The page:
How the Glasgow Coma Scale is Administered

The Glasgow Coma Scale (GCS) is the most common scoring system used by physicians in Kansas and Missouri (and pretty much everywhere) to identify the symptoms and level of impairment or consciousness of an accident victim suffering from a traumatic brain injury.

The GCS results help measure the severity of an acute brain injury. As a Kansas City brain injury lawyer, I've seen many of our law firm clients benefit from the GCS test.  It is easy to administer, reliable and objective, and has strong correlation with potential medical outcomes after a severe brain injury.

The GCS is typically administered by a trained medical staff person or physician either at the scene of an accident or injury or immediately thereafter at the hospital emergency room or other urgent trauma care locations.  Later, it can be re-administered to determine if the symptoms and severity of the injury have improved, worsened or remained stable.

Glasgow Coma Scale Kansas City brain injury lawyerThe GCS measures the following functions:

Motor Response (M)
6 = obeys command
5 = localizing
4 = normal flexion
3 = abnormal flexion
2 = extension
1 = none
NT = not testable
 
Eye Opening (E)
4 = spontaneous
3 = to sound
2 = to pressure
1 = none
NT = not testable
 
Verbal Response (V)
5 = orientated
4 = confused
3 = words, but not coherent
2 = sounds, but no words
1 = none
NT = not testable
 
When administering the GCS, medical professionals will use the above scales to rate the motor response, the eye opening response, and the verbal response a brain injury victim makes. The total sum of these numbers is equal to the final GCS score or grade.

Understanding the Glasgow Coma Scale for Brain Injuries

A patient's Glasgow Coma Score (GCS) should be documented and provided on a coma scale chart. This chart makes it easy to identify any improvement or worsening of a brain injury victim's condition promptly so appropriate medical action can be taken.

While the sum of the GCS score is important, the individual scores in each category should also be examined. For instance, the individual scores of a brain injury patient's GCS should be reported separately (such as, E4V3M2) as well as added together to give a total Coma Score (e.g E4V3M2 = 9). For instance, a GCS score may be documented in medical records or the medical charts as GCS 9 = E4V3M2.

As we have seen with our brain injury clients, no brain injury is insignificant, and every brain injury is different.  However, in general, the GCS score is used to grade the severity of a brain injury as follows:

Severe: GCS 8 or less
Moderate: GCS 9-12
Mild: GCS 13-15
 
Mild brain injuries should not be discounted or ignored.  Mild brain injuries, such as concussions, can cause temporary or permanent neurological symptoms.  These injuries are often difficult to diagnose, and many tests used to diagnose brain injuries, such as neuro-imaging tests like CT scan or MRI, may fail to indicate any brain injury at all. Moderate and severe brain injuries can lead to long-term, life-changing impairments in a variety of areas, including motor and mobility skills, cognition (thinking skills), and even one's emotional and behavioral functioning.

Limitations of the Glasgow Coma Scale

The GCS is not a perfect test or predictor of severity, and certain factors can reduce its accuracy.  Such factors include low blood oxygen, impairment from drug use or alcohol intoxication, and traumatic shock.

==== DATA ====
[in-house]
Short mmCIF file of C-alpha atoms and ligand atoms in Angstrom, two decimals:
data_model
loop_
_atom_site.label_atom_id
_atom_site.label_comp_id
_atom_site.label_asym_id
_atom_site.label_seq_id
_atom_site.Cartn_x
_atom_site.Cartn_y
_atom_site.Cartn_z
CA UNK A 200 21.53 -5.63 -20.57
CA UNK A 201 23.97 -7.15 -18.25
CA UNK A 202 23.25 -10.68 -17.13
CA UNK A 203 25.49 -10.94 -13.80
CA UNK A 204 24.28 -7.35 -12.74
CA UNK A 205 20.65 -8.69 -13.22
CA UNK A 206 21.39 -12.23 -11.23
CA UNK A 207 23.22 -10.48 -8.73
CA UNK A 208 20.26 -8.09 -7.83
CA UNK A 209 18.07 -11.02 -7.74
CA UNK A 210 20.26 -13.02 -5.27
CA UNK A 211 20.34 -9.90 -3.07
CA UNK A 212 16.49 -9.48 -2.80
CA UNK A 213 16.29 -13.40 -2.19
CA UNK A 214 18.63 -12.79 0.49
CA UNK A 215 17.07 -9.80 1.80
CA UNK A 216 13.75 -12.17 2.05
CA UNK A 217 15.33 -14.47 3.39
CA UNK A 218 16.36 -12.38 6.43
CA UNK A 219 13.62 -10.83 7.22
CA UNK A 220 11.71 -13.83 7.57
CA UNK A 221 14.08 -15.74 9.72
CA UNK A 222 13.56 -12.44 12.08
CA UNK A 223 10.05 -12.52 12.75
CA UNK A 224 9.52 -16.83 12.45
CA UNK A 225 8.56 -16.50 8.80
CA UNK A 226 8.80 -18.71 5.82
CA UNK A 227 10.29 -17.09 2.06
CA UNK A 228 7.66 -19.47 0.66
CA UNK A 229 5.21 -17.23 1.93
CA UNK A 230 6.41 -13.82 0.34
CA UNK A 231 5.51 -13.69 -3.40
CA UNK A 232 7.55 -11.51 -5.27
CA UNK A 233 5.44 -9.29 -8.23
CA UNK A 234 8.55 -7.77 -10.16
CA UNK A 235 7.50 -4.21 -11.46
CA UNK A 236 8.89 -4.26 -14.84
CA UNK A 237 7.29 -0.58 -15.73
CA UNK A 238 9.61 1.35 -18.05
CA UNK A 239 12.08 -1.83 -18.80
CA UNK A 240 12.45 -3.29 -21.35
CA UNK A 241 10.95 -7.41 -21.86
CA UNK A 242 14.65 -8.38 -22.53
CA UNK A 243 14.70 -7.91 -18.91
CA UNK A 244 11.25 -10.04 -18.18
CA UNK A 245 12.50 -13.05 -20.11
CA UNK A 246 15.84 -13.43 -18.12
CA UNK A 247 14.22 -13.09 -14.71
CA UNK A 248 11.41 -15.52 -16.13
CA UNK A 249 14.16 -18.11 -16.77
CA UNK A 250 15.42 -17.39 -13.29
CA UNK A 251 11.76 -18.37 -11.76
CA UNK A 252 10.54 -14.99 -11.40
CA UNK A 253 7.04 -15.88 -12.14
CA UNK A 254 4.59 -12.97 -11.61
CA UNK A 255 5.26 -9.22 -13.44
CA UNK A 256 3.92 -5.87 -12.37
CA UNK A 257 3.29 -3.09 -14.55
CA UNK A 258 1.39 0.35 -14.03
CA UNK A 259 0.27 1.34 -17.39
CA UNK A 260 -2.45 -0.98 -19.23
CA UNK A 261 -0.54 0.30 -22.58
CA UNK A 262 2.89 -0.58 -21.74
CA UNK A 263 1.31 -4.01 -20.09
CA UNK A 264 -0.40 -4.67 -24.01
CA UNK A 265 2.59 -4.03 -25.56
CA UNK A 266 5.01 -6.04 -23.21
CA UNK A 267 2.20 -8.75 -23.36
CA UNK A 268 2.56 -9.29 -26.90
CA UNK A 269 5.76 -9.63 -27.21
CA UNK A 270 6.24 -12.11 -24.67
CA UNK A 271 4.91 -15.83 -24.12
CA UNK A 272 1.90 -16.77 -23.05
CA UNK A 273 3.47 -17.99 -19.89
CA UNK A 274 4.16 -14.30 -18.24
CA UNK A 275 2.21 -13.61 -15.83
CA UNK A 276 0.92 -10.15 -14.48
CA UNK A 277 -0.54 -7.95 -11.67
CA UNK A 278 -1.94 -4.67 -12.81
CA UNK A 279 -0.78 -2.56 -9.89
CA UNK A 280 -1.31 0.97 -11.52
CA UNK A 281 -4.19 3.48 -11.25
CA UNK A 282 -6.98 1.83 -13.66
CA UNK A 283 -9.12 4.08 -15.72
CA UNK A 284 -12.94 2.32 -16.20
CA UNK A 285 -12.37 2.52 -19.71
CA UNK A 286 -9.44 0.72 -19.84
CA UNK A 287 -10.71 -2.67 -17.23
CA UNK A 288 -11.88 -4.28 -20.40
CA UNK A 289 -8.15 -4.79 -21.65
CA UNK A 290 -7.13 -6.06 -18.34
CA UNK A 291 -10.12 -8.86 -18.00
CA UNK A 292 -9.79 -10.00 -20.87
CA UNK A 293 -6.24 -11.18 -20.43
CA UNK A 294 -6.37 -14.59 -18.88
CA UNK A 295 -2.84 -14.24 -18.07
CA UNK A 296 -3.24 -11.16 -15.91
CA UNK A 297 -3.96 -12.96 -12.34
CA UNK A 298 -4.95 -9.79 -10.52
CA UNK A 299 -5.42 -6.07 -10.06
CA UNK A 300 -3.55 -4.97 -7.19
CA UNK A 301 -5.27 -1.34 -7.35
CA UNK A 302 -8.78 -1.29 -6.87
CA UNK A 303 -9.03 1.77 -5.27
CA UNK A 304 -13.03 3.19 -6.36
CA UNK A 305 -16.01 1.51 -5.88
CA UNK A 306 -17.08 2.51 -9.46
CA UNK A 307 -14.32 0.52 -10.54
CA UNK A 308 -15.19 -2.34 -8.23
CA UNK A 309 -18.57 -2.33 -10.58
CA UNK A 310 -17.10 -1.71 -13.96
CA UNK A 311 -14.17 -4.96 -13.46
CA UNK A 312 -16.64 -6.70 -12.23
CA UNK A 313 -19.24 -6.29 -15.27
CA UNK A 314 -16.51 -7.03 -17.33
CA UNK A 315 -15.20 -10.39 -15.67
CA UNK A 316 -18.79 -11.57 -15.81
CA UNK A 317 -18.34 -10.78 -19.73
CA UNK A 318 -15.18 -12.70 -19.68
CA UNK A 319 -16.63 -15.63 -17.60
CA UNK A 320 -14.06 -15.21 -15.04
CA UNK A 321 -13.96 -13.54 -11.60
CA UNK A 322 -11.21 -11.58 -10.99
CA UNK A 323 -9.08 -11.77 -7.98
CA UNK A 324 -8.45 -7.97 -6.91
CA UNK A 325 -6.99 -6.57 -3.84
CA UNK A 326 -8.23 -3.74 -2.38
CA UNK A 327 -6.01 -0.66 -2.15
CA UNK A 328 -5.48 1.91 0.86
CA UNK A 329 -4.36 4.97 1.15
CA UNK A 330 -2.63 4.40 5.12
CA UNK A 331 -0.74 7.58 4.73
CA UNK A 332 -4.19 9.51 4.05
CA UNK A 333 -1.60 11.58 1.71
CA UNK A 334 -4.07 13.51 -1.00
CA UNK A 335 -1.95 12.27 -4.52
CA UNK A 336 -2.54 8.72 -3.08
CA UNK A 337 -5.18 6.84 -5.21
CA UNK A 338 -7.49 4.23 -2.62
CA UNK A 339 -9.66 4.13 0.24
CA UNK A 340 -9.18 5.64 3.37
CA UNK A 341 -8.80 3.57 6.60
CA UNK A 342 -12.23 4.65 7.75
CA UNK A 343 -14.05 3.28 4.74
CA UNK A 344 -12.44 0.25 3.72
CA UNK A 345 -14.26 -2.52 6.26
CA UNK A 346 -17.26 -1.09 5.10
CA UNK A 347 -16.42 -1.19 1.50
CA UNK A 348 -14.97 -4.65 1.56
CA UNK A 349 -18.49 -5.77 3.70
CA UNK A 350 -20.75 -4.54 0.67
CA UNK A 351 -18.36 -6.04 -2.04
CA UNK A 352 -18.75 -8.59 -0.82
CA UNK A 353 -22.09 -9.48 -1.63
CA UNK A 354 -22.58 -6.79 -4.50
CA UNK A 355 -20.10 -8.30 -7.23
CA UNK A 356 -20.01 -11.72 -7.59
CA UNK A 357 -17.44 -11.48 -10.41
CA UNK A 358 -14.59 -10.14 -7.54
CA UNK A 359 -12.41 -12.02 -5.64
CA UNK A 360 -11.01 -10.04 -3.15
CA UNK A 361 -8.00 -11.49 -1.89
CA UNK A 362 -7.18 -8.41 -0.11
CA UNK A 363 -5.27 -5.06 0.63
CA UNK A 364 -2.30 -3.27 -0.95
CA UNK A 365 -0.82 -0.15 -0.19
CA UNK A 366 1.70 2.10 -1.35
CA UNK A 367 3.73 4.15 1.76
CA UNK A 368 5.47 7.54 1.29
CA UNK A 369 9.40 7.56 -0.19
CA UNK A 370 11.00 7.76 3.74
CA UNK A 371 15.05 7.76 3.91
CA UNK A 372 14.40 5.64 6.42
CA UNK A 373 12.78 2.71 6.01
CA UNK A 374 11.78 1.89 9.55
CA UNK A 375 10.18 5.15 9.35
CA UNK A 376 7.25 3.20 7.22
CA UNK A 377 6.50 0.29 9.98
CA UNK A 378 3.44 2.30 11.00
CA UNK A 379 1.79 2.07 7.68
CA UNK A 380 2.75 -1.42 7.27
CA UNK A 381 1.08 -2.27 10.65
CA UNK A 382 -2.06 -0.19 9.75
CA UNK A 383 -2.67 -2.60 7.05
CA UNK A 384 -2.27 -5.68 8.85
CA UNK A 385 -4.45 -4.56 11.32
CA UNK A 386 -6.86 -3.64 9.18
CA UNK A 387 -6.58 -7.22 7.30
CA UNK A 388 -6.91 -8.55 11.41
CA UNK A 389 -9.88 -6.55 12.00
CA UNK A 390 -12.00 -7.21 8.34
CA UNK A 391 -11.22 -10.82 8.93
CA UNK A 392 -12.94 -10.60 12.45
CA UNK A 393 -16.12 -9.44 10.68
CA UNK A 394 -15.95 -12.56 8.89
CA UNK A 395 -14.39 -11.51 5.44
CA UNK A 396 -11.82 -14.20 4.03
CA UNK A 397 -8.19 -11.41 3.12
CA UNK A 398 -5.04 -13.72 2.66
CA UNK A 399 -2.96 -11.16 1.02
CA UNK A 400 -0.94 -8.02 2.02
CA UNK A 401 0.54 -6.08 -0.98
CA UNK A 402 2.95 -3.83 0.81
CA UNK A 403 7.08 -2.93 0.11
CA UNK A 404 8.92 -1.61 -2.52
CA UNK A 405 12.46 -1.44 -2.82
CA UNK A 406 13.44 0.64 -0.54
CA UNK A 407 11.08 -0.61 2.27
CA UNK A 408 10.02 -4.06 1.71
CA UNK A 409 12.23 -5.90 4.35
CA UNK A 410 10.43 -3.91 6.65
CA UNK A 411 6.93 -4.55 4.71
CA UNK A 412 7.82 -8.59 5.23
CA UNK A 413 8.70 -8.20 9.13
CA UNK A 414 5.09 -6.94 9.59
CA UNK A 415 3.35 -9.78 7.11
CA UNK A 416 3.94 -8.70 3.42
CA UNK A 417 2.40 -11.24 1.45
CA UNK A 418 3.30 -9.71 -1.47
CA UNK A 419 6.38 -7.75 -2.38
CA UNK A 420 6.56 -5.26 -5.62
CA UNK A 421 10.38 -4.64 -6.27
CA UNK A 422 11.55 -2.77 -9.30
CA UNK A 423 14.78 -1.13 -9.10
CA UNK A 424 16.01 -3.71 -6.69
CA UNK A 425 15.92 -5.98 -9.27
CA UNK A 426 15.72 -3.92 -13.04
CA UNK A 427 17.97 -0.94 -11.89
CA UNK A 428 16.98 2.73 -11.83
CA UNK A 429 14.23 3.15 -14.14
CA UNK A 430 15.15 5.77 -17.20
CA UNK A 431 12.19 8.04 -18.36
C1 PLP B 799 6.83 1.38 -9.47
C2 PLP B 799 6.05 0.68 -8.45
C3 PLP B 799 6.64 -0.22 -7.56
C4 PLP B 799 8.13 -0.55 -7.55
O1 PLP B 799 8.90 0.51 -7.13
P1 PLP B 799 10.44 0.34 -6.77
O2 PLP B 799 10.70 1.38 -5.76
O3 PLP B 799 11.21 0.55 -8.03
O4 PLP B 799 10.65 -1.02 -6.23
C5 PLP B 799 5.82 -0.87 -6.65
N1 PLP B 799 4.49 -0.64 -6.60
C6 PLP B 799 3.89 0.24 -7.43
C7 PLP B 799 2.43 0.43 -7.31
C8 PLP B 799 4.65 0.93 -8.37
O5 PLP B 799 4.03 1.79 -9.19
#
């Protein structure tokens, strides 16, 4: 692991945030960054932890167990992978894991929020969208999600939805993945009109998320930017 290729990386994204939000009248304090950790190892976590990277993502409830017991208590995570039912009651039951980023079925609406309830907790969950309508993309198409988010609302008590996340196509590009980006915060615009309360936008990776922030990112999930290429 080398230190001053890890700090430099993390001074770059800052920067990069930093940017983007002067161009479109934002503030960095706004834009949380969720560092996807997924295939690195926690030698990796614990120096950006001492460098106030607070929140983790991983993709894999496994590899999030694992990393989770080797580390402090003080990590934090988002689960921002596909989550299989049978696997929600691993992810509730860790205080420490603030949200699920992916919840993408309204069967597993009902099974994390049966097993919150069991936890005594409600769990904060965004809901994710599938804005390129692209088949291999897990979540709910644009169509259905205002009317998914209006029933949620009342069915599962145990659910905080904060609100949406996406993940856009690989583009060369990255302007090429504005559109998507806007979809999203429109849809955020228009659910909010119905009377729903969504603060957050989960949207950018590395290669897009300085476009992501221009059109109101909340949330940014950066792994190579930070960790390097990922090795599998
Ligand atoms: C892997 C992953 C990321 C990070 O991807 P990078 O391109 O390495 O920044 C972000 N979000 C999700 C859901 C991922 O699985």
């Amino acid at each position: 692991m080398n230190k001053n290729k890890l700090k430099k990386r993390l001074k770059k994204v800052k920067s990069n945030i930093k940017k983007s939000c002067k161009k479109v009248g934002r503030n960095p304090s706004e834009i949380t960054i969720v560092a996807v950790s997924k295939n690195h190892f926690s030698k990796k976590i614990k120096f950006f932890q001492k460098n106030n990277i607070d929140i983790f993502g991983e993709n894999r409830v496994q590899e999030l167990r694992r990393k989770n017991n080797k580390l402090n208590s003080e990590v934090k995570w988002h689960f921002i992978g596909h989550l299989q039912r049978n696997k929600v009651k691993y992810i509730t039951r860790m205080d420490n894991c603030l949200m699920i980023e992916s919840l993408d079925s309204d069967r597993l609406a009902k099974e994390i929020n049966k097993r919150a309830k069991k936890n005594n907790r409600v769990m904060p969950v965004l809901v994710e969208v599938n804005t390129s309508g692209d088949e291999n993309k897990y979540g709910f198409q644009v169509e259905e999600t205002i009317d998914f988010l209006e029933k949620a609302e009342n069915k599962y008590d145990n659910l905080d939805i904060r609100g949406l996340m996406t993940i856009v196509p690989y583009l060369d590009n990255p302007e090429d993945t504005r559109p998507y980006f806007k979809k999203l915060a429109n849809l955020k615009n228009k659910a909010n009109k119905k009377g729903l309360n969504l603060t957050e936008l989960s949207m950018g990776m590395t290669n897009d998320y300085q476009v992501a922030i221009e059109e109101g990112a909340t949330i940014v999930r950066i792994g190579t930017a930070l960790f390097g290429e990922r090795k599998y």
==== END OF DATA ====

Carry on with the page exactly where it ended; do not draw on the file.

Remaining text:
The Pediatric Glasgow Coma Scale for Children

Another limitation in the GCS is that it should not be used with children, particularly young children with undeveloped language skills. Instead, there is a modified scoring system that is used for measuring the severity of brain injury in children.  This modified test is known as the Pediatric Glasgow Coma Scale, or PGCS. The PGCS uses the same three tests:  eye, verbal, and motor response. In addition, the PCGS considers these three values separately as well as together.

Below is the modified grading scale for the PGCS:

Eye Opening (E)
4 = spontaneous
3 = to voice
2 = to pressure
1 = none
NT = not testable
 
Verbal Response (V)
5 = smiles, oriented to sounds, follows objects, interacts
4 = cries but consolable, inappropriate interactions
3 = inconsistently inconsolable, moaning
2 = inconsolable, agitated
1 = none
NT = not testable
 
Motor Response (M)
6 = moves spontaneously or purposefully
5 = localizing (withdraws from touch)
4 = normal flexion (withdraws to pain)
3 = abnormal flexion (decorticate response)
2 = extension (decerebrate response)
1 = none
NT = not testable
 
Pediatric brain injuries are classified by severity using the same scoring levels as adults, i.e. 8 or lower reflecting the most severe, 9-12 being a moderate injury and 13-15 indicating a mild TBI. As in adults, moderate and severe injuries often result in significant long-term impairments.

Contact our Kansas City Brain Injury Lawyer

Brain injuries -- and the legal claims that arise from them -- can be very complex and difficult to navigate. If you or a loved one have suffered a brain injury due to the negligence or recklessness of another, please know that you are not alone.  Our Kansas City brain injury lawyer and our legal team are ready to assist you.  

Please give us a call at 816-203-0143, or fill out the form below.  We are happy to help you as we have helped countless others, whether it is simply answering your questions or providing a free, confidential consultation.  There is a lot at stake in a brain injury case, so make sure you get the fair treatment and compensation you deserve.  Call us today.

Kevin J. McManus
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Kevin McManus – Kansas City Personal Injury Attorney
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